Russell 1000 Growth Index 8.42% 3.24% 14.75% 29.19%
Amana Developing World Fund¹ N/A N/A 1.63% 8.45%
MSCI Emerging Markets Index 16.91% -1.07% 5.81% 17.27%

As of the Funds' Prospectus dated September 14, 2012, the expense ratios were 1.20% for Amana Income, 1.13% for Amana Growth, and 1.63% for Amana Developing World.

Performance data quoted herein represents past performance and does not guarantee future results. Investment return and principal value of an investment will fluctuate so that an investor's shares, when redeemed, may be worth more or less than their original cost. Current performance may be higher or lower than performance data quoted herein. The Funds cannot guarantee that their investment objectives will be met. Securities of the Fund may only be sold by offering the Fund's prospectus or summary prospectus.

The S&P 500 is an index comprised of 500 widely held common stocks considered to be representative of the U.S. stock market in general. The Russell 1000 Growth Index measures the performance of the large-cap growth segment of the U.S. equity universe. It includes those Russell 1000 Index companies with higher price-to-book ratios and higher forecasted growth values.The Russell 1000 Value Index measures the performance of the large-cap value segment of the U.S. equity universe. It includes those Russell 1000 Index companies with lower price-to-book ratios and lower expected growth values. The MSCI Emerging Markets Index, produced by Morgan Stanley Capital International, measures equity market performance in over 20 emerging market countries. Investors cannot invest directly in the indices.

¹ The Amana Developing World Fund began operations September 28, 2009.

A Fund's performance depends primarily on what happens in the stock market. The market's behavior is often volatile, particularly in the short-term and in periods of unusual market occurrences. Because of this, the value of your investment will rise and fall, and you could lose money. For performance current to the most recent month-end, please ask your representative, visit our Average Annual Returns Page or call us toll-free at 888/73-AMANA (888-732-6262).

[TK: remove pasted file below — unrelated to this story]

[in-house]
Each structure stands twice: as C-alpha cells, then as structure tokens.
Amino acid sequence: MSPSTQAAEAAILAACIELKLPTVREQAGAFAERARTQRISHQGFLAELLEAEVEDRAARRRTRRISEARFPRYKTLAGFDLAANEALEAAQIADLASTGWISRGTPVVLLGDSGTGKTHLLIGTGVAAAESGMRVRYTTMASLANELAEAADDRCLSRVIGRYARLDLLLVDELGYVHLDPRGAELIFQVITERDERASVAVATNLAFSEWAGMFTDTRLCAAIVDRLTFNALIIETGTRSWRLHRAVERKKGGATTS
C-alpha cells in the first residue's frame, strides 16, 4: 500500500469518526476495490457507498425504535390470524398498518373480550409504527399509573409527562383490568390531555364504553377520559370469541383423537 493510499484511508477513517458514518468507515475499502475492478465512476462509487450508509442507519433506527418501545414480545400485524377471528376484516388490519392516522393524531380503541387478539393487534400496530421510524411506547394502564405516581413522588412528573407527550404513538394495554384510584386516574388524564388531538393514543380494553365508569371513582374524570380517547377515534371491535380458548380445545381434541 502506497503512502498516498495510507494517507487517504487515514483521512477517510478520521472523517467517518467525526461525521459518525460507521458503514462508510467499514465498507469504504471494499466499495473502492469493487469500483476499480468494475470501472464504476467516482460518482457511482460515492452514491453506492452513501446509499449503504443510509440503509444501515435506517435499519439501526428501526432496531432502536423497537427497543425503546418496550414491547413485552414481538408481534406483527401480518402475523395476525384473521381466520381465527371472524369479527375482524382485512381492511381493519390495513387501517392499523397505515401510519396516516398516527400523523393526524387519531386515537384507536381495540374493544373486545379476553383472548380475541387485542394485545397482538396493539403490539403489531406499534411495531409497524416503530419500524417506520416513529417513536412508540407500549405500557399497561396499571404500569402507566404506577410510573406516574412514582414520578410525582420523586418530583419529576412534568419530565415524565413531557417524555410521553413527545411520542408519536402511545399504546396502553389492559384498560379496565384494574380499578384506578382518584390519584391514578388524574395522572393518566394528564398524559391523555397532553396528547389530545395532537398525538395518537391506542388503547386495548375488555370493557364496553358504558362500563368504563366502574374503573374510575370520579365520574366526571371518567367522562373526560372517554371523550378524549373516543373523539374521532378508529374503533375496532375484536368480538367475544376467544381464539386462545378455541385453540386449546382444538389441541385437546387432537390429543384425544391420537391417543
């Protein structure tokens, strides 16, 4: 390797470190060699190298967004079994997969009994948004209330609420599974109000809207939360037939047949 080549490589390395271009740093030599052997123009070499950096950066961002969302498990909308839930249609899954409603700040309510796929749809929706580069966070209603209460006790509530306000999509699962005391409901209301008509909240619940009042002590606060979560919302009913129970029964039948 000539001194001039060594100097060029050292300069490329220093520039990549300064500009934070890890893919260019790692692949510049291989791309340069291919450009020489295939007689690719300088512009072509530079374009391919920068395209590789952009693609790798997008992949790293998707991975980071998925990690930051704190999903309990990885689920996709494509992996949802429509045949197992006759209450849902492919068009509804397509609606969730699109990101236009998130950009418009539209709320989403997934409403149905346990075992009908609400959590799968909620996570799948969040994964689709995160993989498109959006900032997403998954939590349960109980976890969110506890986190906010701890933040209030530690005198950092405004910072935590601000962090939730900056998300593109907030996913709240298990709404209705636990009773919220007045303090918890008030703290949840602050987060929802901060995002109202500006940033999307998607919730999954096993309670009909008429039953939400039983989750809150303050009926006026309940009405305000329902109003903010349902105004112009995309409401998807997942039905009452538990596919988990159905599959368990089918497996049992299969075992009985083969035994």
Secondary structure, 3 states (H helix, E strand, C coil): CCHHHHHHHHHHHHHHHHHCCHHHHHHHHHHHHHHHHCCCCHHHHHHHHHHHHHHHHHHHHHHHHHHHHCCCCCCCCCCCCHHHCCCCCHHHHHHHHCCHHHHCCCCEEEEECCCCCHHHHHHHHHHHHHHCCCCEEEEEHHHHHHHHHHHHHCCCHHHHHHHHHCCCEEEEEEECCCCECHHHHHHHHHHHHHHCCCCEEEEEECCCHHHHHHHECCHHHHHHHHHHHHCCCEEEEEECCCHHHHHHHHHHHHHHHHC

A Few Words About Risk

By diversifying its investments, each Fund seeks to reduce the risk of owning only a few securities. Diversification does not assure a profit or protect against a loss in a declining market. The Growth Fund typically invests in smaller and less seasoned companies than the Income Fund, which may lead to greater variability in the Growth Fund's returns. Growth stocks, which can be priced on future expectations rather than current results, may decline substantially when expectations are not met or general market conditions weaken.

The Funds may invest in non-U.S. companies and in foreign markets. Investing in foreign securities involves risks not typically associated directly with investing in U.S. securities. These risks include fluctuations in exchange rates of foreign currencies; less public information with respect to issuers of securities; less governmental supervision of exchanges, issuers, and brokers; and lack of uniform accounting, auditing, and financial reporting standards. There is also a risk of adverse political, social or diplomatic developments that affect investment in foreign countries.

Islamic principles restrict the Funds' ability to invest in certain stocks and market sectors, such as financial companies and fixed-income securities. This limits opportunities and may increase risk.

Important Disclaimers and Disclosure

This report is intended only for the information of the reader, and is not to be used for or considered as an offer or the solicitation of an offer to sell or buy any securities or other financial instruments of any kind, including without limitation, any mutual fund or other product offered, sponsored, created, or managed by Saturna Capital Corporation or its subsidiaries or affiliates ("Saturna"). This report is not intended for distribution to, or use by, any person or entity who is a citizen or resident of, or located in, any locality, state, country, or other jurisdiction in which such distribution, publication, availability, or use would be contrary to law or regulation or which would subject Saturna to any registration or licensing requirement within such jurisdiction.

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Past performance does not imply or guarantee future performance, and no representation or warranty, express or implied is made regarding future performance. The price, and value of, and income from, any of the securities or financial instruments mentioned in this report can fall as well as rise. The value of foreign securities and financial instruments is subject to exchange rate fluctuation that may have a positive or adverse effect on the price or income of such securities or financial instruments. Investors in securities such as ADRs — the values of which are influenced by currency volatility — effectively assume this risk.